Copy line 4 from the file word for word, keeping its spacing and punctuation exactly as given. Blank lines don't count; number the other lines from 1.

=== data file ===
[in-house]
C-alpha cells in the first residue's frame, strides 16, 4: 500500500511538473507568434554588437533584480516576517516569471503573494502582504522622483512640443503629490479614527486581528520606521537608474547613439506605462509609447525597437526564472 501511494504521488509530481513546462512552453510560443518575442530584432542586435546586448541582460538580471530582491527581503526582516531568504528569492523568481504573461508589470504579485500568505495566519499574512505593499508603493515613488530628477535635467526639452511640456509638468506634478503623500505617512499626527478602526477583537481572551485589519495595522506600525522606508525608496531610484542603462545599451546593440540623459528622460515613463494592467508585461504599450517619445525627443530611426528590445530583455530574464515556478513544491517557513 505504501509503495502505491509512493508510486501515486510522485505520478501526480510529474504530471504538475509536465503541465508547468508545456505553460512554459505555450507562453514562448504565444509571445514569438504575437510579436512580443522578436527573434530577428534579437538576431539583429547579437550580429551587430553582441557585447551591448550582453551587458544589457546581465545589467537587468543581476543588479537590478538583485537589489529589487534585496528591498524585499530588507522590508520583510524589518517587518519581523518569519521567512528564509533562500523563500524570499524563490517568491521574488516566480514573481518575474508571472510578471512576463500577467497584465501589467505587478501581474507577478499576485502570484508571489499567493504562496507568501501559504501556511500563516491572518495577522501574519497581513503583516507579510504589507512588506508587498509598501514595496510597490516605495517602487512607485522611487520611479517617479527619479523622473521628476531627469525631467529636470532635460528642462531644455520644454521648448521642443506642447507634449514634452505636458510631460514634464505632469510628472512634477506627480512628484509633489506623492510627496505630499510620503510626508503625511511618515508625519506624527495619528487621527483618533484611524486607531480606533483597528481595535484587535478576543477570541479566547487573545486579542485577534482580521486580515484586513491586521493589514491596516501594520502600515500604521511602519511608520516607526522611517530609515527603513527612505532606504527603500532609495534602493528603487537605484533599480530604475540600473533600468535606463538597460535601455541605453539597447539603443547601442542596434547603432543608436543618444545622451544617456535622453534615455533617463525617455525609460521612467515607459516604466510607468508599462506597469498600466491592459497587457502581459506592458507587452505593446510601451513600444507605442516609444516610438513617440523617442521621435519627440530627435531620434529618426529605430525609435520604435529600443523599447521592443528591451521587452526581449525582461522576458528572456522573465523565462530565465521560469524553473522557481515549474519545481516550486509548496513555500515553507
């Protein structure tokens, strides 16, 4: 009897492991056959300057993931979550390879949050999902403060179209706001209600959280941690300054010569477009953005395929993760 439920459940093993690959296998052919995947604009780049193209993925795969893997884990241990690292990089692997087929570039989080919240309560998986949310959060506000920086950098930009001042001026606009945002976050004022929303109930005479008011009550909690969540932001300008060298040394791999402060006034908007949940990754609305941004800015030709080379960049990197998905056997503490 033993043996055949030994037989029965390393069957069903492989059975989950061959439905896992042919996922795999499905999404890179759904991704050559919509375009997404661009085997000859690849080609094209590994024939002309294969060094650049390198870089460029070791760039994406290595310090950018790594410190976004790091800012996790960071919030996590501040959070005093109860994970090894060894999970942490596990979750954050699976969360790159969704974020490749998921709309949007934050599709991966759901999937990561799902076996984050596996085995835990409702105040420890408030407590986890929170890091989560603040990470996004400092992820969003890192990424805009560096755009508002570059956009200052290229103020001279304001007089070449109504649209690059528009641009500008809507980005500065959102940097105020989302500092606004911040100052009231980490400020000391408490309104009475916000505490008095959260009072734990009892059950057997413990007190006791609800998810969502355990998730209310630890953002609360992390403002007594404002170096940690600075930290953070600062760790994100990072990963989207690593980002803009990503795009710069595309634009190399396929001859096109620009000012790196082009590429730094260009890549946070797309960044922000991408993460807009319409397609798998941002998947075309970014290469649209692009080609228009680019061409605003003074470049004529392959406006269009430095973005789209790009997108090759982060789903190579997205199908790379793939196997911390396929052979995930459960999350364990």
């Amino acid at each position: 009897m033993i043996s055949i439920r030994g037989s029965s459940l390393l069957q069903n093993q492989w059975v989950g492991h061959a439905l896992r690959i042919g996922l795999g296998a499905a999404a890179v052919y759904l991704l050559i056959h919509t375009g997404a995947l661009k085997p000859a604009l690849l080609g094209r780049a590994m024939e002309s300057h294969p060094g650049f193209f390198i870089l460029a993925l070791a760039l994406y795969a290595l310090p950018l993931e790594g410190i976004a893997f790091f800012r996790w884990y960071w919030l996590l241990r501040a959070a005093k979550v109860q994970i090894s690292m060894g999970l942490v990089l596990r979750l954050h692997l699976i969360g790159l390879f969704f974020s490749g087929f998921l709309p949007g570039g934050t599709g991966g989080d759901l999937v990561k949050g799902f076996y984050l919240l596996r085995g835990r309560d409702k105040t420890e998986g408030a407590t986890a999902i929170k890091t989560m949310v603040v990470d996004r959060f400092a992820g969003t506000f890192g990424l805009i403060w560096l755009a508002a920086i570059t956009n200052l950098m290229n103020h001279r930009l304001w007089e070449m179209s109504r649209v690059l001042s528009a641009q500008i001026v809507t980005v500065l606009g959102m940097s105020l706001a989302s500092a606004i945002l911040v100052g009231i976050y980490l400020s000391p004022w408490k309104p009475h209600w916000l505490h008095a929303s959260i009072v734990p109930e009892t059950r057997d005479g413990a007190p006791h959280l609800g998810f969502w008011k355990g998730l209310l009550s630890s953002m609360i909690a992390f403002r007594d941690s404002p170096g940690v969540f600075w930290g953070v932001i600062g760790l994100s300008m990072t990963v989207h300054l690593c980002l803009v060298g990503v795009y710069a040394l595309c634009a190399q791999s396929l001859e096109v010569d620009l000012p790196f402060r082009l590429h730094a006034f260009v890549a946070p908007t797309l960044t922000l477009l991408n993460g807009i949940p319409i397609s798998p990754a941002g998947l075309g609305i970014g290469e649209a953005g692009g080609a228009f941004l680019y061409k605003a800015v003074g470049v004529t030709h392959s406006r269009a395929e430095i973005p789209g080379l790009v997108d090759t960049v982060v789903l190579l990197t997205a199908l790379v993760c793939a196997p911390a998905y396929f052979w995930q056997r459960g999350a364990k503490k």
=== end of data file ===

């Amino acid at each position: 009897m033993i043996s055949i439920r030994g037989s029965s459940l390393l069957q069903n093993q492989w059975v989950g492991h061959a439905l896992r690959i042919g996922l795999g296998a499905a999404a890179v052919y759904l991704l050559i056959h919509t375009g997404a995947l661009k085997p000859a604009l690849l080609g094209r780049a590994m024939e002309s300057h294969p060094g650049f193209f390198i870089l460029a993925l070791a760039l994406y795969a290595l310090p950018l993931e790594g410190i976004a893997f790091f800012r996790w884990y960071w919030l996590l241990r501040a959070a005093k979550v109860q994970i090894s690292m060894g999970l942490v990089l596990r979750l954050h692997l699976i969360g790159l390879f969704f974020s490749g087929f998921l709309p949007g570039g934050t599709g991966g989080d759901l999937v990561k949050g799902f076996y984050l919240l596996r085995g835990r309560d409702k105040t420890e998986g408030a407590t986890a999902i929170k890091t989560m949310v603040v990470d996004r959060f400092a992820g969003t506000f890192g990424l805009i403060w560096l755009a508002a920086i570059t956009n200052l950098m290229n103020h001279r930009l304001w007089e070449m179209s109504r649209v690059l001042s528009a641009q500008i001026v809507t980005v500065l606009g959102m940097s105020l706001a989302s500092a606004i945002l911040v100052g009231i976050y980490l400020s000391p004022w408490k309104p009475h209600w916000l505490h008095a929303s959260i009072v734990p109930e009892t059950r057997d005479g413990a007190p006791h959280l609800g998810f969502w008011k355990g998730l209310l009550s630890s953002m609360i909690a992390f403002r007594d941690s404002p170096g940690v969540f600075w930290g953070v932001i600062g760790l994100s300008m990072t990963v989207h300054l690593c980002l803009v060298g990503v795009y710069a040394l595309c634009a190399q791999s396929l001859e096109v010569d620009l000012p790196f402060r082009l590429h730094a006034f260009v890549a946070p908007t797309l960044t922000l477009l991408n993460g807009i949940p319409i397609s798998p990754a941002g998947l075309g609305i970014g290469e649209a953005g692009g080609a228009f941004l680019y061409k605003a800015v003074g470049v004529t030709h392959s406006r269009a395929e430095i973005p789209g080379l790009v997108d090759t960049v982060v789903l190579l990197t997205a199908l790379v993760c793939a196997p911390a998905y396929f052979w995930q056997r459960g999350a364990k503490k």